Commissioner Cohon upheld the verdict, while stating that human error led to the controversial finish to the game. However, a number of fans on numerous websites, as well as a number of media outlets, have criticized CFL officials in general. One local radio station in Regina, SK, let loose a parody of a recruiting advertisement for CFL officials, claiming that, if you were myopic, biased, and creative (Super-Duper Holding), you'd be perfect for the job.
In sports, there is no job harder than being the referee/umpire. In baseball, a player can be successful at the plate just 40% of the time, and be one of the best players of all time. In hockey, score on 50% of all shots you take, and you'll soon surpass Wayne Gretzky; save 95% of all pucks fired at you, and you will be the best goaltender in the history of the game. In basketball, shoot 70% from the field, and you'll score more than Kareem Abdul-Jabbar (on the court, not off). As a football quarterback, complete 70% of your passes, and you are guaranteed either a Super Bowl or a Grey Cup... in fact, probably both.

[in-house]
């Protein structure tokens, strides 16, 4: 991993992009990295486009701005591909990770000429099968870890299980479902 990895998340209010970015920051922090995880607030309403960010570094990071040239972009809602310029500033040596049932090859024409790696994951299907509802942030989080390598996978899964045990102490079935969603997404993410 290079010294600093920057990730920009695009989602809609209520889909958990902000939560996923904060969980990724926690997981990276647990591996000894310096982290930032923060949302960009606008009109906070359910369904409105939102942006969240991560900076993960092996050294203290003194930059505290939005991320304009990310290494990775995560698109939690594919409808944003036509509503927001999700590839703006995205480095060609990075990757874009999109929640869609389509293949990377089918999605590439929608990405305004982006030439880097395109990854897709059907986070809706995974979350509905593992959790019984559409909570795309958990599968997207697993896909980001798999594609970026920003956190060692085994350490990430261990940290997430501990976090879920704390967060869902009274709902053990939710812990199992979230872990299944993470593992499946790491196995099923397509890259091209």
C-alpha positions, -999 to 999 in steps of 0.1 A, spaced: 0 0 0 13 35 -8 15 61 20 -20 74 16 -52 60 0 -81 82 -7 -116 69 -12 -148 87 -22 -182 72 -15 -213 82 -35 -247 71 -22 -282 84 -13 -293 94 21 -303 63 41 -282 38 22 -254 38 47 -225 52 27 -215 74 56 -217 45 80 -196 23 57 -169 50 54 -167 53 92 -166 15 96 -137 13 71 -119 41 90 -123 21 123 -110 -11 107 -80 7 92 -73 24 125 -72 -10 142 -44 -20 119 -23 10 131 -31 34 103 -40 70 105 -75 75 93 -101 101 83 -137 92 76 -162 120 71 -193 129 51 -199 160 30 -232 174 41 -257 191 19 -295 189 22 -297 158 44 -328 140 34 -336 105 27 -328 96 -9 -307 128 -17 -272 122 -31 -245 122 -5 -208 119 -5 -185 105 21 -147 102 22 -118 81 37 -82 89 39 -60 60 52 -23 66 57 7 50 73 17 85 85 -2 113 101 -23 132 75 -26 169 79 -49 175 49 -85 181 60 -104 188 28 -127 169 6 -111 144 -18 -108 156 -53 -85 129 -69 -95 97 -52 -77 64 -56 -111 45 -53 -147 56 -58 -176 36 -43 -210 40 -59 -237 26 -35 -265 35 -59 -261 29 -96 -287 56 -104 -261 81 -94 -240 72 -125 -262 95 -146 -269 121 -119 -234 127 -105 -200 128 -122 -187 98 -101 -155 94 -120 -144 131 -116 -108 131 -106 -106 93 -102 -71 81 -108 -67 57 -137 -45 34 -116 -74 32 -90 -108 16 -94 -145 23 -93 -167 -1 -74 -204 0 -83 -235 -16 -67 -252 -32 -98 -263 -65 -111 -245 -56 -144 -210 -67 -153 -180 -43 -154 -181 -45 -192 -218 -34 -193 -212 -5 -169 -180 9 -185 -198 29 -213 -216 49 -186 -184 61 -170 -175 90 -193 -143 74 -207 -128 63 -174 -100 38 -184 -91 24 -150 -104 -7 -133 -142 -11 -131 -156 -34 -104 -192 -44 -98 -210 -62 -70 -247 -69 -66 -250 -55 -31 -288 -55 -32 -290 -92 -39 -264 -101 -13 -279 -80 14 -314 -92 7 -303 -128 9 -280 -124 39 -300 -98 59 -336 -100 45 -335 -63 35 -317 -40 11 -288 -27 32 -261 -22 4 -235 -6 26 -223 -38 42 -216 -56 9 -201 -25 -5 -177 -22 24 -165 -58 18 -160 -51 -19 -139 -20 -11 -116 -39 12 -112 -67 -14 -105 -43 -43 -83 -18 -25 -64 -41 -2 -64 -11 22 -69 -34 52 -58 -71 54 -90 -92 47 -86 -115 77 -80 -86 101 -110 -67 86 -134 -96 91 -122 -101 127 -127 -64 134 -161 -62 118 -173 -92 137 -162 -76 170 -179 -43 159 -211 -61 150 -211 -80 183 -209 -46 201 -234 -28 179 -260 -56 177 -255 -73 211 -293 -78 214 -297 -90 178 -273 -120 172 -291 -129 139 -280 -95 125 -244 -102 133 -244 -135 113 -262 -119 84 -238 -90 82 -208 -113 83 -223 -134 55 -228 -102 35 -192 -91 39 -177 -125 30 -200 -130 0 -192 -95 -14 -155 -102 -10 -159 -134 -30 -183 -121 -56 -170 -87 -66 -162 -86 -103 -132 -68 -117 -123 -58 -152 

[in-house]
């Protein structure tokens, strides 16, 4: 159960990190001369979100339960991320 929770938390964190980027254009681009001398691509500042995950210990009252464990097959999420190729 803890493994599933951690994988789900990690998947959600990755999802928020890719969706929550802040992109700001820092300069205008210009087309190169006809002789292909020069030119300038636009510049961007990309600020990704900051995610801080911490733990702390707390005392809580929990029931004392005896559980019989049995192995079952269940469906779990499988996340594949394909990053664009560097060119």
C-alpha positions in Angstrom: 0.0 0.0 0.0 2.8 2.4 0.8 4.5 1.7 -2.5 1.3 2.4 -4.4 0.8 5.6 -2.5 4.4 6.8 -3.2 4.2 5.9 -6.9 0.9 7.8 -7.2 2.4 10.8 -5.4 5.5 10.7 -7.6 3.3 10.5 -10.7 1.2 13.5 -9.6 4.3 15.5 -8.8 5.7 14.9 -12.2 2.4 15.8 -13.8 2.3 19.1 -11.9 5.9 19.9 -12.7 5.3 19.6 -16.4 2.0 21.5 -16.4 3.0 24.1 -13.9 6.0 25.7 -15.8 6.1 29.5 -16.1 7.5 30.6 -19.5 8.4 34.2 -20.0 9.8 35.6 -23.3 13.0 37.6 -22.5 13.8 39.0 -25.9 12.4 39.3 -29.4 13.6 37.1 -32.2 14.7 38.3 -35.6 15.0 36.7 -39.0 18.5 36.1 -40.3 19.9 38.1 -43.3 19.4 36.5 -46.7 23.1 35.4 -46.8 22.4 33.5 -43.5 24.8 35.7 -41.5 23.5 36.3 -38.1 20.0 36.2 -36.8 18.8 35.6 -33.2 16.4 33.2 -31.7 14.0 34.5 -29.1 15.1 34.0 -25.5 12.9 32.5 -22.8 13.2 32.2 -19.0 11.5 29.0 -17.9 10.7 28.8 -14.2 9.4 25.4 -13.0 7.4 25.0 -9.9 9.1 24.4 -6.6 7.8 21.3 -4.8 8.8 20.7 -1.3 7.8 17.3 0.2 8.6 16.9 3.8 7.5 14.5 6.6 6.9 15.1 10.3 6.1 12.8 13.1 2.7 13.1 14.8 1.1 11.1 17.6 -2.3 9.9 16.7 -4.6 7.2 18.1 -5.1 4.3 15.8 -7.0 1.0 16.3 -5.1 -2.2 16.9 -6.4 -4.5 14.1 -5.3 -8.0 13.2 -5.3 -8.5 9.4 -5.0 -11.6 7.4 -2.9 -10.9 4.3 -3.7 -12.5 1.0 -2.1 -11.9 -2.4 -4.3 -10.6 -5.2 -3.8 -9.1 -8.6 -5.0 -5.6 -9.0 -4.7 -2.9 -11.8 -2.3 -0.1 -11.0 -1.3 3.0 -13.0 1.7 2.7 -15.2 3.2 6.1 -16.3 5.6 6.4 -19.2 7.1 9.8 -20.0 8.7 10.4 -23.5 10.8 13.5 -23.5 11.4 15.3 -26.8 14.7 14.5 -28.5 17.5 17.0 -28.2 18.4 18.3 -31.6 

As an official, get 99% of your calls correct, and chances are you will still be called blind, moronic and myopic; pelted with tomatoes, beer cans or worse; and criticized anywhere you go, all because the one call you missed cost a team a game. Now, I am not saying that all officials are perfect - each and every official in every sport has made at least one mistake in their careers. That said, nowhere in sport is perfection as important as it is when you are wearing the striped shirt.
For that reason, when you go to the next game for your team, whether it is hockey, baseball, football (North American or European), basketball, or any other sport, leave the rotten tomatoes at home. Let the referee know when you disagree with a call he/she made, complain about that call anywhere you wish, but don't shoot the messenger. In reality, that's all they really are.
In the coming weeks, I'll be back with an NHL preview for the upcoming season, including the Phoenix Coyotes (or whatever they will be known as when the season starts). I plan on a column at least every 3 weeks, if not more often than that.